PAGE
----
Thursday, January 28, 2010
Jon Tester gets bitchy
That's Isaiah's The World Today Just Nuts "Wheel of Misfortune" and that's the nonsense we suffered through last night. After we listened, we deconstructed it with students. You should have heard C.I. on Barry's lying about the CBO.
Today we were at the Senate Veterans Affairs Committee which was supposed to include a vote on Evan Bayh's bill (a federal registry for vets exposed to chemicals). Didn't happen.
But we did get to see what a nasty little piece of work Jon Tester is.
Jon Tester got bitchy -- the only term -- with Roland Burris.
Burris had a question regarding a rural veterans issue and Tester replied with a snotty remark about how his state (Montana) is rural and Illinois isn't. Burris replied that Illinois has plenty of rural areas. Burris wasn't being rude (he's a soft spoken man).
"Yeah, yeah," snapped Tester his voice dripping with contempt and with an eye roll, "and there are none in Montana."
It was so rude, it was so beyond what's expected from Senate decorum.
But that's Jon Tester, a nasty piece of work.
Bernie Sanders wasn't present. He'd asked Tester to bring up his bill which Tester did and wanted to be listed as co-sponsor which, by the way he prioritized his remarks, was more important than the actual bill.
Tester always rubs me the wrong way and I've seen many instances where I thought, "That was rude." But I've never blogged about it before because I've thought, "Maybe that's just me." But after the hearing, we were in a Senator's office and C.I. was speaking to a senator (Democrat -- White Democrat before someone thinks, "It's Burris!" -- it wasn't Burris, I've never spoken to him) who agreed on a point being unbeliavable and then added that so was Tester's snapping at Burris. At which point, I lept in and asked, "It wasn't just me? That was rude, right?"
He owes Roland Burris an apology. There was no excuse for that. He shouldn't speak to anyone like that.
Closing with C.I.'s "Iraq snapshot:"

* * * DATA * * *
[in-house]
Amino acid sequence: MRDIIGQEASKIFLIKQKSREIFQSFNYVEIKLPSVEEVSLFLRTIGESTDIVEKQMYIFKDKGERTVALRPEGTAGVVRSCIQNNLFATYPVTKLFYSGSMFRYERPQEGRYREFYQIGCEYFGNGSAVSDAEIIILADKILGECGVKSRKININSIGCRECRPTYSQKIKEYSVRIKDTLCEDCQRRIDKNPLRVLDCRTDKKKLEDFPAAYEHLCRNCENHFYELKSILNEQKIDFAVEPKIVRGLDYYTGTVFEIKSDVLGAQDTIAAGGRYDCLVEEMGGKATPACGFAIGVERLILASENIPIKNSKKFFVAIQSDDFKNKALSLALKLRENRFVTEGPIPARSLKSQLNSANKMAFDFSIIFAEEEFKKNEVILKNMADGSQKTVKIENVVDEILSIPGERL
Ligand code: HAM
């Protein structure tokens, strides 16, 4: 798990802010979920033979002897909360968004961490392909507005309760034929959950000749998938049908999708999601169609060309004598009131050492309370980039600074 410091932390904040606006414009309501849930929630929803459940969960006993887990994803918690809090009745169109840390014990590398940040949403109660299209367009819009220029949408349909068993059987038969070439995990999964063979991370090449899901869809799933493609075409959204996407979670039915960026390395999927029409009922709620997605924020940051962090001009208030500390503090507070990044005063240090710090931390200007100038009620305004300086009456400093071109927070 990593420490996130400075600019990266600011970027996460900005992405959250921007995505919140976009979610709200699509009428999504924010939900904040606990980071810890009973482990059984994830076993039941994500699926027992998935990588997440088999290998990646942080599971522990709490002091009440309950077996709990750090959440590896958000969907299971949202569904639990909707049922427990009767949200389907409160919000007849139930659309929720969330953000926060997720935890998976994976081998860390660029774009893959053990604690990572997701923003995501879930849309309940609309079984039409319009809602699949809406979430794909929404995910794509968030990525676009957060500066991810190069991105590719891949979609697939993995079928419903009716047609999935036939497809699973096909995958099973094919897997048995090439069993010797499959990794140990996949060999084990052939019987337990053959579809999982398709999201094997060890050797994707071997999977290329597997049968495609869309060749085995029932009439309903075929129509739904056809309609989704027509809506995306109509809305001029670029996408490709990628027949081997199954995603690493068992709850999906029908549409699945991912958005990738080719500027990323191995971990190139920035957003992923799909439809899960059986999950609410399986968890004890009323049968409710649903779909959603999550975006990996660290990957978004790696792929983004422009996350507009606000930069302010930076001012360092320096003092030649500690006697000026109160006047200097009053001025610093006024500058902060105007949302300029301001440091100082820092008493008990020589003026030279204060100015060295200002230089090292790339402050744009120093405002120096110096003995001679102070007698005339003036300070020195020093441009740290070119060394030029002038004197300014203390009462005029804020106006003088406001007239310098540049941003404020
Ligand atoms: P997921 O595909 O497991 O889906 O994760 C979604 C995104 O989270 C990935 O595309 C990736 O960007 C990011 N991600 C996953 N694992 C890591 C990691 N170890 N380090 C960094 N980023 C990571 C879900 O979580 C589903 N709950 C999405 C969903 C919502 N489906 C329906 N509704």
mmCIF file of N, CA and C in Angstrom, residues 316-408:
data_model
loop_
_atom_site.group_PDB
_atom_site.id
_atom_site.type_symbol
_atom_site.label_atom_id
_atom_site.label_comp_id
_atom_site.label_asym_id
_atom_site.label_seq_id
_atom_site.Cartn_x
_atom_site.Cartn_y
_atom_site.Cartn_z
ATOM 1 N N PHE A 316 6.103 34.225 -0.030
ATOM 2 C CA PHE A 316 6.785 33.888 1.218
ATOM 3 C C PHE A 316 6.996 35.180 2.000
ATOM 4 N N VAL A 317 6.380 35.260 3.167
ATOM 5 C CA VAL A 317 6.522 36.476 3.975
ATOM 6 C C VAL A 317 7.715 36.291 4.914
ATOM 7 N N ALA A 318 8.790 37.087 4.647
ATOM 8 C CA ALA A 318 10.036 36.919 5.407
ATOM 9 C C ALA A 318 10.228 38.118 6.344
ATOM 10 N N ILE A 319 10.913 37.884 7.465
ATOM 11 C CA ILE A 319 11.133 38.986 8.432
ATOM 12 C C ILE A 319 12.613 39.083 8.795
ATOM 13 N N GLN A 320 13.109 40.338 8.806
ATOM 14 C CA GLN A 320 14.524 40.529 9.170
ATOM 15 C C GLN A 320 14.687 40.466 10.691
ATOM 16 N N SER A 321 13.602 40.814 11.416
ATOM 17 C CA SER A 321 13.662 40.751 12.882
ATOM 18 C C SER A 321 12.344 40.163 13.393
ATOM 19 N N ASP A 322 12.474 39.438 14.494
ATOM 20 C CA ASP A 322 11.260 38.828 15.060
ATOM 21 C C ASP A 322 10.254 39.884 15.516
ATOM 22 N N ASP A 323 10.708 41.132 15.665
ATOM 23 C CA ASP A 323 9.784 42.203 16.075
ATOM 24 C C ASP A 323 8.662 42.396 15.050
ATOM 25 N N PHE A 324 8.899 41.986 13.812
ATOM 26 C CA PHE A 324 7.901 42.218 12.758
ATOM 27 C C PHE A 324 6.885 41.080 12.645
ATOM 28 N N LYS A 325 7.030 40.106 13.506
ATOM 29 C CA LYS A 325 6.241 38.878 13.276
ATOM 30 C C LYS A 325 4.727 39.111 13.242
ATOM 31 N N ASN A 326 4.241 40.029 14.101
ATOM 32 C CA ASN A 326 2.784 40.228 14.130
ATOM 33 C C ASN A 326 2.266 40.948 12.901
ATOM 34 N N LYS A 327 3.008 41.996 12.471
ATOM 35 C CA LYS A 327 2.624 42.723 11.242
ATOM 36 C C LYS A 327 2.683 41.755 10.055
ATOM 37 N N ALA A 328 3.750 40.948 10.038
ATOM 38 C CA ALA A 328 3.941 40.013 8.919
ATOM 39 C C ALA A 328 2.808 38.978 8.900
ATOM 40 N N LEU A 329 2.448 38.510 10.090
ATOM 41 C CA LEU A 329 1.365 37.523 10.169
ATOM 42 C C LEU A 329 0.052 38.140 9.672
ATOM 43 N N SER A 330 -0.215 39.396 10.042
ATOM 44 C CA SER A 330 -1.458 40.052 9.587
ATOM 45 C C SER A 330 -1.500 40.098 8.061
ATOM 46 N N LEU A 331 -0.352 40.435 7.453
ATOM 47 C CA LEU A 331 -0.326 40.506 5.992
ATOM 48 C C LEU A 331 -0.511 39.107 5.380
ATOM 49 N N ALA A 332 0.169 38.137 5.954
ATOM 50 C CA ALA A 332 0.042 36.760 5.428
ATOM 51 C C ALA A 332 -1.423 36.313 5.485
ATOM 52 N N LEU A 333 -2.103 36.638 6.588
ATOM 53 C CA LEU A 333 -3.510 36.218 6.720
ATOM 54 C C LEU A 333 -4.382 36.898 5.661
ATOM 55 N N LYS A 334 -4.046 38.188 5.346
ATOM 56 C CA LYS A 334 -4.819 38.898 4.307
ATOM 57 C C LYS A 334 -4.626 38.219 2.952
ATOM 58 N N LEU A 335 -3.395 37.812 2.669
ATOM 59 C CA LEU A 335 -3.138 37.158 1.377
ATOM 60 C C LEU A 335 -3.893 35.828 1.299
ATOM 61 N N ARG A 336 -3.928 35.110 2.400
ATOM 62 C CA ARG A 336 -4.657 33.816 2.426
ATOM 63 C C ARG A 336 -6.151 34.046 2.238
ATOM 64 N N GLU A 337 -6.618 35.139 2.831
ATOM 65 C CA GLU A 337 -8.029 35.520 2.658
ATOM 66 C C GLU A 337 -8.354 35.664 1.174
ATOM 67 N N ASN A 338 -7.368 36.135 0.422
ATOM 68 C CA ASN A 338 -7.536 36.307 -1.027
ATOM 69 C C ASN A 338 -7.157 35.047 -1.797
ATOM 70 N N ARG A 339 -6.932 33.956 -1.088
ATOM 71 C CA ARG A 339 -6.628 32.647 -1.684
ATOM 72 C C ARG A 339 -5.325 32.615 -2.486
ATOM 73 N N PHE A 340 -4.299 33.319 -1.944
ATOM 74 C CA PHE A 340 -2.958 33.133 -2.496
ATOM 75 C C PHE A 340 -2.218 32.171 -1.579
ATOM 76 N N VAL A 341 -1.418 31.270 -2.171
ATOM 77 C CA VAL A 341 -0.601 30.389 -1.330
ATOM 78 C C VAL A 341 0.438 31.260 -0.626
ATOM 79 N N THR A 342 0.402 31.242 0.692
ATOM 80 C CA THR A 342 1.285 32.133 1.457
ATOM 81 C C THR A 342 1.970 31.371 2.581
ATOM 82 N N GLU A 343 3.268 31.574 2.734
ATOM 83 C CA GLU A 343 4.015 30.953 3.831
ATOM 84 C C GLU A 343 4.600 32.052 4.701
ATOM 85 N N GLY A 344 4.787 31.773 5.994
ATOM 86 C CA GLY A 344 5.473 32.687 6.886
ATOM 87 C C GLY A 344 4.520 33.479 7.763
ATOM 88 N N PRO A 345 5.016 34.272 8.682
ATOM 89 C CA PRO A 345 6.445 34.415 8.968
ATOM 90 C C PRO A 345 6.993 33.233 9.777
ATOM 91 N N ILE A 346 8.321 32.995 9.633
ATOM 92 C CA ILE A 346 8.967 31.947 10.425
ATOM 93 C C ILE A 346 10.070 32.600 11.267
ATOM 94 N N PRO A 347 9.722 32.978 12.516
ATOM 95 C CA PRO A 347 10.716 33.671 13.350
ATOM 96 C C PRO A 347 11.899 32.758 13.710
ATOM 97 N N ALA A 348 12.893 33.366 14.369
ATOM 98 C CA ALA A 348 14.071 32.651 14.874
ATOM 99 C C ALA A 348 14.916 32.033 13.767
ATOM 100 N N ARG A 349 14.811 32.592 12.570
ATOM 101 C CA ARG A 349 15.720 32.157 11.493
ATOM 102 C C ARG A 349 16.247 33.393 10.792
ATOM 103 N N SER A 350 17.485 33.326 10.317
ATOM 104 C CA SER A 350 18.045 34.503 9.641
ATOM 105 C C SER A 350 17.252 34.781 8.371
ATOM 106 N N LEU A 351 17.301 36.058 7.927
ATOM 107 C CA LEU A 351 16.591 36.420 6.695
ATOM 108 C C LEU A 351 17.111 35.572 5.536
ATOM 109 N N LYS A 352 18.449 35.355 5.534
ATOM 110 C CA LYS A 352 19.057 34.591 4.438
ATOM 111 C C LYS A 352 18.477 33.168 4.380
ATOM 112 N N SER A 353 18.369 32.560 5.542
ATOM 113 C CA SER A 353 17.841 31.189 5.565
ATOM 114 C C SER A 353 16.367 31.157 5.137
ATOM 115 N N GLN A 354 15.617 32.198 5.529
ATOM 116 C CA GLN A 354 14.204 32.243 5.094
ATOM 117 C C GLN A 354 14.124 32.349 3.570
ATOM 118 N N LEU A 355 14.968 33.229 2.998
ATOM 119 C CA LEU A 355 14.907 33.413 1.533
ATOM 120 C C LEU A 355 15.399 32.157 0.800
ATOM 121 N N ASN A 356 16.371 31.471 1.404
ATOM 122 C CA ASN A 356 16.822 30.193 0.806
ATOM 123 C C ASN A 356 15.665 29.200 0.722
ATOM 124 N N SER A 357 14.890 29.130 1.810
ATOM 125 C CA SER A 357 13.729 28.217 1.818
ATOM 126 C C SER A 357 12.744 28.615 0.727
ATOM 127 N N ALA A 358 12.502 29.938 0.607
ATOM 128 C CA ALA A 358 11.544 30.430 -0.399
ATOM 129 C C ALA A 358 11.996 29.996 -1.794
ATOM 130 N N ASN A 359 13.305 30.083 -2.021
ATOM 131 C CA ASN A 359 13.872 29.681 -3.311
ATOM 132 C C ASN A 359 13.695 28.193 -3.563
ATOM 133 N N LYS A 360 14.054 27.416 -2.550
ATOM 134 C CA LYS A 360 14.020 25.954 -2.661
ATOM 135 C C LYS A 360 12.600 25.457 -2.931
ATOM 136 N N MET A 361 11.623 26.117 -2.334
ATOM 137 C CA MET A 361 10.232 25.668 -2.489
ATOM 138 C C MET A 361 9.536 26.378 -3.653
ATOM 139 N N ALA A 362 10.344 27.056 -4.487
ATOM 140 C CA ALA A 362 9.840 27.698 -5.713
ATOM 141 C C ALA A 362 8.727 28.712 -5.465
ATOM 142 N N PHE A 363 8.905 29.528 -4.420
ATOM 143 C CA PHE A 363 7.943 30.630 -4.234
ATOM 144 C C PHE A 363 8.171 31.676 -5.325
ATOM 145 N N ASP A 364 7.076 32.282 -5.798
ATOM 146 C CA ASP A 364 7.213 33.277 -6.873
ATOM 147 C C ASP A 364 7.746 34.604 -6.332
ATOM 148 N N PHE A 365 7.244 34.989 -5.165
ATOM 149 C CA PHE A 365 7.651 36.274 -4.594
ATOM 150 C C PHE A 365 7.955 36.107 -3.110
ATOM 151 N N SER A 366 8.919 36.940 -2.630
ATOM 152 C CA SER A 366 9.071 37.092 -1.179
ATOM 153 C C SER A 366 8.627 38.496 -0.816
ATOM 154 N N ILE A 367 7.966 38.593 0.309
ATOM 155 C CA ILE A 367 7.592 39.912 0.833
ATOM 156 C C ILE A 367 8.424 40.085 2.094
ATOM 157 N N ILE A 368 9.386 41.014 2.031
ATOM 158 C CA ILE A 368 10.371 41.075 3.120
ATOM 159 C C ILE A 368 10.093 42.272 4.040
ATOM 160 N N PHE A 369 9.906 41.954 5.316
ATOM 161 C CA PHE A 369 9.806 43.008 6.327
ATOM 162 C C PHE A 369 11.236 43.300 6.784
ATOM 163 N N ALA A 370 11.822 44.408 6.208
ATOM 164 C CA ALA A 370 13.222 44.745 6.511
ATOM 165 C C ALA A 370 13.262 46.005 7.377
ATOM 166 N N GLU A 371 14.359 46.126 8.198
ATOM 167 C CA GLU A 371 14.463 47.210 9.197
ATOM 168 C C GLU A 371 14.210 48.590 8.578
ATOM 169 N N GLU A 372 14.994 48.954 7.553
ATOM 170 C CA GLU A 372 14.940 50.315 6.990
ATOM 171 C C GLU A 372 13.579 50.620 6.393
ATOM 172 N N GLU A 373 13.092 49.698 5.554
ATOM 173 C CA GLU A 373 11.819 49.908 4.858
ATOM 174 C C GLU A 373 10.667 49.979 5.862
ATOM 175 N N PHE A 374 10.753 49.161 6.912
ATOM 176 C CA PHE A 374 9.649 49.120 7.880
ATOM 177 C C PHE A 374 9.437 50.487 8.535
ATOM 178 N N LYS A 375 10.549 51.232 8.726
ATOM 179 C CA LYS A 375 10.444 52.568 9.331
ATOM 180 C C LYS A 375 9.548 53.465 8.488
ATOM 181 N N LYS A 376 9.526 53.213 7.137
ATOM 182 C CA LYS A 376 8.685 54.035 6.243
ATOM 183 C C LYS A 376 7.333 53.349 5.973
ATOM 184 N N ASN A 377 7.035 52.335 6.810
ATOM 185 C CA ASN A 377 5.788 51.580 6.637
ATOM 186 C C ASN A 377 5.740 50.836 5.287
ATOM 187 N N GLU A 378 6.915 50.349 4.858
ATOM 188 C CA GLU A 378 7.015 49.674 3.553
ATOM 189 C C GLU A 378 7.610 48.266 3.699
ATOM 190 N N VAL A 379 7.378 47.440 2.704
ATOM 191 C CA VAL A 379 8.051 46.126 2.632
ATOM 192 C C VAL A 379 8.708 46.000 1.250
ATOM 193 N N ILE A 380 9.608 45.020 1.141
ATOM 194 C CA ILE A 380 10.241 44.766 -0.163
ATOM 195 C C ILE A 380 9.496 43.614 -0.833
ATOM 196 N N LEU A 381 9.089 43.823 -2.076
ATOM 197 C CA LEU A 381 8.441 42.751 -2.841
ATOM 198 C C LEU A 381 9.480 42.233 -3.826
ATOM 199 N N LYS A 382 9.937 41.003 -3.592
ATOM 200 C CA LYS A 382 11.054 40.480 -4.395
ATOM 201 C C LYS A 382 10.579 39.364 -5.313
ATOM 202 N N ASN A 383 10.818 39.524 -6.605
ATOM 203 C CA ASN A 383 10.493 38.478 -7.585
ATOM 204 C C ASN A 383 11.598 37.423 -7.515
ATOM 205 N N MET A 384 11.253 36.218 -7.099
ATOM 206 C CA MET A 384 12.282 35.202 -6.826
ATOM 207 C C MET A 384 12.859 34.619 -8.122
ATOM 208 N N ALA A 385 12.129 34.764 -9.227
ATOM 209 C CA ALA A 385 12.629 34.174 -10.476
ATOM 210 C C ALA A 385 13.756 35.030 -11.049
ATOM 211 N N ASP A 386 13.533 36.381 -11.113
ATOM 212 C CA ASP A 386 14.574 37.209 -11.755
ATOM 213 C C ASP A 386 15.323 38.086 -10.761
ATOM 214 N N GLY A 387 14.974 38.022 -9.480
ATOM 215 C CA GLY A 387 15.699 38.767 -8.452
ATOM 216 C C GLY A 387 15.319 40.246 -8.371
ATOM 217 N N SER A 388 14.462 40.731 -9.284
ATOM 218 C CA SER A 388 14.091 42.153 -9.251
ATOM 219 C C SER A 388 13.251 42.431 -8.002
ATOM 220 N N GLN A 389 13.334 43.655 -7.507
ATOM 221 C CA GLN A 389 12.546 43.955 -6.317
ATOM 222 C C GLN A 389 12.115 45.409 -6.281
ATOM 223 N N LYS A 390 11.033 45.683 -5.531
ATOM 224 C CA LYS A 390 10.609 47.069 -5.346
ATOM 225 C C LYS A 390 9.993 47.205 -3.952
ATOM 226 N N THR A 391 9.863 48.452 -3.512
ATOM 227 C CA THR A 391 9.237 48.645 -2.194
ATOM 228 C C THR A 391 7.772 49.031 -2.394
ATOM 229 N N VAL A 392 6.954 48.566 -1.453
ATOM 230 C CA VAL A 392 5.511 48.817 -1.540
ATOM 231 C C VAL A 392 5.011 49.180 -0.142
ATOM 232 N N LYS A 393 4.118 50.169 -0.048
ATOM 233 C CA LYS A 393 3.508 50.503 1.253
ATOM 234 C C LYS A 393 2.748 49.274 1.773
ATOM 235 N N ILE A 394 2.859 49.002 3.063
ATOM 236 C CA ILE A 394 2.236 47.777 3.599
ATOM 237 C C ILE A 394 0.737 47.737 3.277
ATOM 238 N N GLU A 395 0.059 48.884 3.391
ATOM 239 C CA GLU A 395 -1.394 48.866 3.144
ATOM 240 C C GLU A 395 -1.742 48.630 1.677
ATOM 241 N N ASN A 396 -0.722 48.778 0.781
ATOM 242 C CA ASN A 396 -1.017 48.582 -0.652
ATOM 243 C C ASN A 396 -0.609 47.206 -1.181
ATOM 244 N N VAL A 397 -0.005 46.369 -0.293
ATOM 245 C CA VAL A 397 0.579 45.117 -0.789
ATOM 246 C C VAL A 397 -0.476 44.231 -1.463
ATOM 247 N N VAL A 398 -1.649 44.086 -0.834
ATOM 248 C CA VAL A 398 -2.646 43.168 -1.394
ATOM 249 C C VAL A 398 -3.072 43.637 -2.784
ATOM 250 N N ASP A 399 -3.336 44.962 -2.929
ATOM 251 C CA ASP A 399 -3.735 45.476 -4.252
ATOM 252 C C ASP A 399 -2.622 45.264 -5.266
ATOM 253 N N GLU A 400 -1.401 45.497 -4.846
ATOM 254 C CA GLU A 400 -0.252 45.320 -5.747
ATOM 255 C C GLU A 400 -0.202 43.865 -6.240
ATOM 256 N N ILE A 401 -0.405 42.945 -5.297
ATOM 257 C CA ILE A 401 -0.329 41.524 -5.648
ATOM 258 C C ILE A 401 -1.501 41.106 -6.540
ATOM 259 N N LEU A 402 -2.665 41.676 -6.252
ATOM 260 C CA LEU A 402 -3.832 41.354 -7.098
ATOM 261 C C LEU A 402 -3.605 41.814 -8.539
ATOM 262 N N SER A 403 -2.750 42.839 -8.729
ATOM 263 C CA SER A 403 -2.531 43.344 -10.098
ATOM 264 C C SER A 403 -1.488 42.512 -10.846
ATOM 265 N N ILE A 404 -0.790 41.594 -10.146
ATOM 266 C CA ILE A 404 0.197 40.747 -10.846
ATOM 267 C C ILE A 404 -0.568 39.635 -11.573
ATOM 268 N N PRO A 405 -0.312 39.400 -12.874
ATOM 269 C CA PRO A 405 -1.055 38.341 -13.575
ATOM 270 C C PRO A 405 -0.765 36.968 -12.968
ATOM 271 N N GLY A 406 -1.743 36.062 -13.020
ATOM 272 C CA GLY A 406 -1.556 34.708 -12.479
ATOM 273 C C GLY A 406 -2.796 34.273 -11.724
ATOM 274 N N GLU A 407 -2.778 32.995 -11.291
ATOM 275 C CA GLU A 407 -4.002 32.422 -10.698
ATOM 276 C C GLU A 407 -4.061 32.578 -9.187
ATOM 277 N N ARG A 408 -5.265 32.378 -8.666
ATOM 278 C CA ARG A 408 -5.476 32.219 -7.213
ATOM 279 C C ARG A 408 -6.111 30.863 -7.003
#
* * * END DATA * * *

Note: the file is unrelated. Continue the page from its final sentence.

Thursday, January 28, 2010. Chaos and violence continue, a former US Staff Sgt admits to money laundering (for plastic surgery and other 'needed' items) while serving in Iraq, the US Senate continues to ignore a bill proposed to assist veterans exposed to toxic hazards, Iraq cracks down on the media again, and more.
Today the Senate Veterans Affairs Committee held a hearing to vote on a nomination and proposed legislation. Starting with the nomination, November 9th, US President Barack Obama nominated Raul Perea-Henze to be the Assistant Secretary of Policy and Planning, Department of Veterans Affairs. Today the Senate Veterans Affairs Committee took a vote. Excepting Ranking Member Richard Burr, Lindsey Graham and Johnny Isakson, all voted in favor of Perea-Henze (Graham was not present during the vote, Burr asked that the record reflect Graham and his own votes opposing the nomination). ("All voted in favor? I would assume the entire committee. Most of whom did not show -- eight of the fifteen committee members were present during the vote -- for the hearing but if Graham's vote in opposition is recorded despite him not being present, I would assume those not present could also vote in favor of the nomination.)
Markup hearing? If you're thinking they addressed S. 1779, you are wrong. That bill addressed the need for a federal registry, similar to the one for Agent Orange exposure, for veterans exposed to contaminates while serving. It was introduced by Senator Evan Bayh, has been held up by the Committee since October 21st. Bayh's bill is co-sponsored by Byron Dorgan (who has been also been a leader on this issue), Robert Byrd, Jeff Merkley, John Rockefeller, Ron Wyden and Richard Lugar. That bill's still buried.
If that surprises you, imagine being Senator Jay Rockefeller who had a statement on the bill all ready for delivery. In fact, it's posted at the Committee's website:
Mr. Chairman, I want to thank you for this mark up, following up on the powerful and emotional hearing of October 8th last year with military personnel and family members exposed to toxic materials in their combat service, and even from their military housing.
At that hearing, my remarks and questions focused on Russell Powell, a medic with the West Virginia Guard. He and hundreds of other members of the Guard were exposed to toxic chemicals while on duty guarding the Qarmat Ali Water Treatment Facility in Basra, Iraq. For years, they were kept in the dark -- not told about their exposure. And today, they are still struggling to get the health care they need.
That is simply not acceptable. It must be fixed. And I believe today's mark represents the first important step forward.
I greatly appreciate that Chairman Akaka has incorporated a vital provision from Senator Bayh's legislation -- which I have cosponsored -- to guarantee these guardsmen the quality VA health care coverage they have earned.
That guarantee is an important element of the Homeless Veterans and Health Care Act and I strongly support it.